Put another way, you can say that the new model of “transhistorical” curating that the Met has seized upon to square its encyclopedic mission with its obligation (due to manifold pressures) to catch the fire of contemporary art basically just reinvents the old Cabinet of Curiosities. That model of mixing fine art originals with didactic replicas, medical oddities, and scientific illustration was in fact the dominant mode of taste before 19th-century standards of bourgeois culture hardened the distinction between popular and elite taste, and put the accent on exposure to the ennobling aura of unique masterpieces.
A question I have is: What is lost in this re-blurring of boundaries, or smuggled back in? The Cabinet of Curiosities model predates the formal discipline of art history, with its comparative categories and attempt at drawing bright contextual lines. If you rewind the clock, you overcome some of its artificially imposed aesthetic boundaries and recover some of the thrills hidden beneath art history’s starchier linear schema; but you also return to a way of looking that is relatively decontextualizing, as the early colonial gaze that formed the Cabinet of Curiosities was.
Making the passage from a meticulously dignified, lifelike Donatello portrait bust (Bust of Niccolò da Uzzano, 1430s) to Marc Quinn’s mold of his own head, made with his own frozen blood kept in a refrigerated display case (Self, 1991), is one thing. The two works bring out, in one another, a sense of delirious showmanship.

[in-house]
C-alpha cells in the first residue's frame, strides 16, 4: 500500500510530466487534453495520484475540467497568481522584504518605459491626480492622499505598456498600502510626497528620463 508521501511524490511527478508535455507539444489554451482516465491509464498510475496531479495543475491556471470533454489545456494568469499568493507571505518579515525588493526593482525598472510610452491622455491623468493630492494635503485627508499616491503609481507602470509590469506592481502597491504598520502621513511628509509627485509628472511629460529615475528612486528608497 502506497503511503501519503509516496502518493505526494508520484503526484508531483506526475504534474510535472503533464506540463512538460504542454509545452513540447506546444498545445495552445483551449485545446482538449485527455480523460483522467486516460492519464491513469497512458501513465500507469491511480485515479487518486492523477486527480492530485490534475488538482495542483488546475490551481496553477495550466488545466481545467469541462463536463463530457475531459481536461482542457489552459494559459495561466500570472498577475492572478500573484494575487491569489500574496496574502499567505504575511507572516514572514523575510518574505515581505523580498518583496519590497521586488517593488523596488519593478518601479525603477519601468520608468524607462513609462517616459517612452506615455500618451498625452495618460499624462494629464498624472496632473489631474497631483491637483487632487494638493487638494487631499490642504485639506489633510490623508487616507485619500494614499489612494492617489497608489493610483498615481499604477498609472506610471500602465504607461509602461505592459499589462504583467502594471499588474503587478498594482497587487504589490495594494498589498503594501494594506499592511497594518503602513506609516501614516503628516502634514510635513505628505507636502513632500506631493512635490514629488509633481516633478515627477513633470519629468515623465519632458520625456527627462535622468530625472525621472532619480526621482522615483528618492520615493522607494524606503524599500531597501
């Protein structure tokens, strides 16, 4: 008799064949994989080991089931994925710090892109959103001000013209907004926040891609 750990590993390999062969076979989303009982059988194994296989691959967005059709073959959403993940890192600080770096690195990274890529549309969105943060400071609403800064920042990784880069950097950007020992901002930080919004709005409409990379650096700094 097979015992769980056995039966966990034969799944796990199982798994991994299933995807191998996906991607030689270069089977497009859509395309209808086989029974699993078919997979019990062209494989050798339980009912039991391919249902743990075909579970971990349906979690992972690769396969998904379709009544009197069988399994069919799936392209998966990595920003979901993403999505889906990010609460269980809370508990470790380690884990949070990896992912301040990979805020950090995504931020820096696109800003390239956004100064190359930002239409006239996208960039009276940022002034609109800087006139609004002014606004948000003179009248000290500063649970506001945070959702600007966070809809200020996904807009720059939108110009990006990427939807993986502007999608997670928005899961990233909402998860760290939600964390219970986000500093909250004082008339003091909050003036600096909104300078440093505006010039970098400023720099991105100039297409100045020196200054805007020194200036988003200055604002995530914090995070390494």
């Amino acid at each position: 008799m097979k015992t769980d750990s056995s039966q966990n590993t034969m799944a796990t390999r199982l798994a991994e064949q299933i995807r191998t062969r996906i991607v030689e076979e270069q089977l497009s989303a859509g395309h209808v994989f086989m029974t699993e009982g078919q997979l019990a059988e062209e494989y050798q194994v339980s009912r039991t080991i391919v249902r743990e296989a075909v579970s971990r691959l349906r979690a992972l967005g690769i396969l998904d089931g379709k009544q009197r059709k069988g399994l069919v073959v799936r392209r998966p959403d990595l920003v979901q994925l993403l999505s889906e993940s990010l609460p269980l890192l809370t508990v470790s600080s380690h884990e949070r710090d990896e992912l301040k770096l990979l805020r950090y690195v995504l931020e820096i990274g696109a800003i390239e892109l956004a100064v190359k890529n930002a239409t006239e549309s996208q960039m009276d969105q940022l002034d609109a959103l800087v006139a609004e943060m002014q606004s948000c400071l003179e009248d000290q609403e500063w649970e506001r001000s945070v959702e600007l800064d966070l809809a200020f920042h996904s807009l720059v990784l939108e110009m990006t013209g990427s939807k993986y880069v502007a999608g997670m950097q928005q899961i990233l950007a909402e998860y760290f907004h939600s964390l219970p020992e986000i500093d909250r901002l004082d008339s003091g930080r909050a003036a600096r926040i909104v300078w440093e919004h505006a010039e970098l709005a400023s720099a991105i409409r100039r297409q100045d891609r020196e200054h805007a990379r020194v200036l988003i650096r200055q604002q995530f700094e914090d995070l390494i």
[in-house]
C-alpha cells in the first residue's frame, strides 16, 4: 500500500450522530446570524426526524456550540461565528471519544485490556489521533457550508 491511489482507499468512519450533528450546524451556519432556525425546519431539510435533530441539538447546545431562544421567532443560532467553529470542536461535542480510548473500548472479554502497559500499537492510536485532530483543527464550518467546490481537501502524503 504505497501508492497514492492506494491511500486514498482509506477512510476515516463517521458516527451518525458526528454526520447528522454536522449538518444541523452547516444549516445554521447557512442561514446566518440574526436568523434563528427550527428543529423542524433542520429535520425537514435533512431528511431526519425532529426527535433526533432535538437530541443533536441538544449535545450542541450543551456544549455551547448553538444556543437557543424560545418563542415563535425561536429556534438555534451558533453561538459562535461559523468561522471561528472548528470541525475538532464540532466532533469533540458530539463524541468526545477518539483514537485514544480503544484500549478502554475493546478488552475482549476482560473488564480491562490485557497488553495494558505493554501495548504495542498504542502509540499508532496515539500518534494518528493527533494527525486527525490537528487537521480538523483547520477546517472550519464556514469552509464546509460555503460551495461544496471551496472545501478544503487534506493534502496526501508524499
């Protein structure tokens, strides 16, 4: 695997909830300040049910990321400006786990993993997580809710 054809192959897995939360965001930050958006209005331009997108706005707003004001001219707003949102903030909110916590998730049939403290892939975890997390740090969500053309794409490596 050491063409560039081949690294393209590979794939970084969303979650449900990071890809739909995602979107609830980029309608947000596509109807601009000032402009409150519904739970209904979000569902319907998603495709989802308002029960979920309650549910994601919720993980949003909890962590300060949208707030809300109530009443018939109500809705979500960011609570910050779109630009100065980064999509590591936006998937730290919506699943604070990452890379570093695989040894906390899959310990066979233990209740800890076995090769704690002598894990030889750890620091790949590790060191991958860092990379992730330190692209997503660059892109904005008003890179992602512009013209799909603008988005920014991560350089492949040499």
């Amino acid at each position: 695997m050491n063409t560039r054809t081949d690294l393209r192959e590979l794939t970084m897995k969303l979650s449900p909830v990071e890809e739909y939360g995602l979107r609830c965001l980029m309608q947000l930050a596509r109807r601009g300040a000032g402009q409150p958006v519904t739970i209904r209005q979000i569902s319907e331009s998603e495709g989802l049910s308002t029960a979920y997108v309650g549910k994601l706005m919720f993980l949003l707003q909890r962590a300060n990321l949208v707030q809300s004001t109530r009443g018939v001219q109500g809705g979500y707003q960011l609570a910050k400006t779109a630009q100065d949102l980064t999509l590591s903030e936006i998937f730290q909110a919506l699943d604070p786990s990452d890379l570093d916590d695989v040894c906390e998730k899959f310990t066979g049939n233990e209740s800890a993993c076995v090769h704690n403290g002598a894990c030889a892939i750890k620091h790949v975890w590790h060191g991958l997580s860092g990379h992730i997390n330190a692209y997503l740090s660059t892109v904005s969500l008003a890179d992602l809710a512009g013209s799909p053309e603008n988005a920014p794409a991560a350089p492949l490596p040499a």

But when you get to a life-sized wooden dummy, once used at a Medici wedding celebration and meant to serve as target practice for warriors training against Muslim Arabs and Turks (Saracen Jousting Figure, 1579) and find it positioned between Jeff Koons’s goony sculpture of Buster Keaton (1988) and Goshka Macuga’s animatronic talking robot, To the Son of Man Who Ate the Scroll (2016), well, that takes me to another place. You wonder if the “transhistorical” format doesn’t tend to become, actually, anti-historical, serving to introduce some rather vital and grave art-historical material that you’d like to see really worked through, only to diffuse it posthaste.
If the aesthetically ecumenical sensibility of “Like Life” represents a definite kind of populist appeal, on one level, on another it represents a fairly refined kind of aesthetic sensibility of its own. The core value purveyed by this show is not the Beautiful—the experience of harmonious form. Nor is it the Sublime—the artistic sensation of awe or horror. Nor is it Conceptual, since its thrills are not in the realm of ideas, but visual and even visceral (at times literally, in the sense of exposing you to actual viscera).
The sensibility proposed by “Like Life” is a taste for the Curious—or whatever you call the thrill you get from seeing philosopher Jeremy Bentham’s preserved corpse, propped up in a glass box. I’m trying not to use the term “hipster taste” here, because that’s too dismissive. But a command of brainy novelty, where status is accumulated less by elegance or intelligence and more by a cultivated command over edgy obscurity, is a very definite form of contemporary taste. And I suppose its arrival as a pillar of the Met’s exhibition strategy on the Upper East Side illustrates its continuity with the older form of taste-making and status-marking as well.
“Like Life: Sculpture, Color, and the Body (1300-Now)” is on view at the Met Breuer, through July 22, 2018.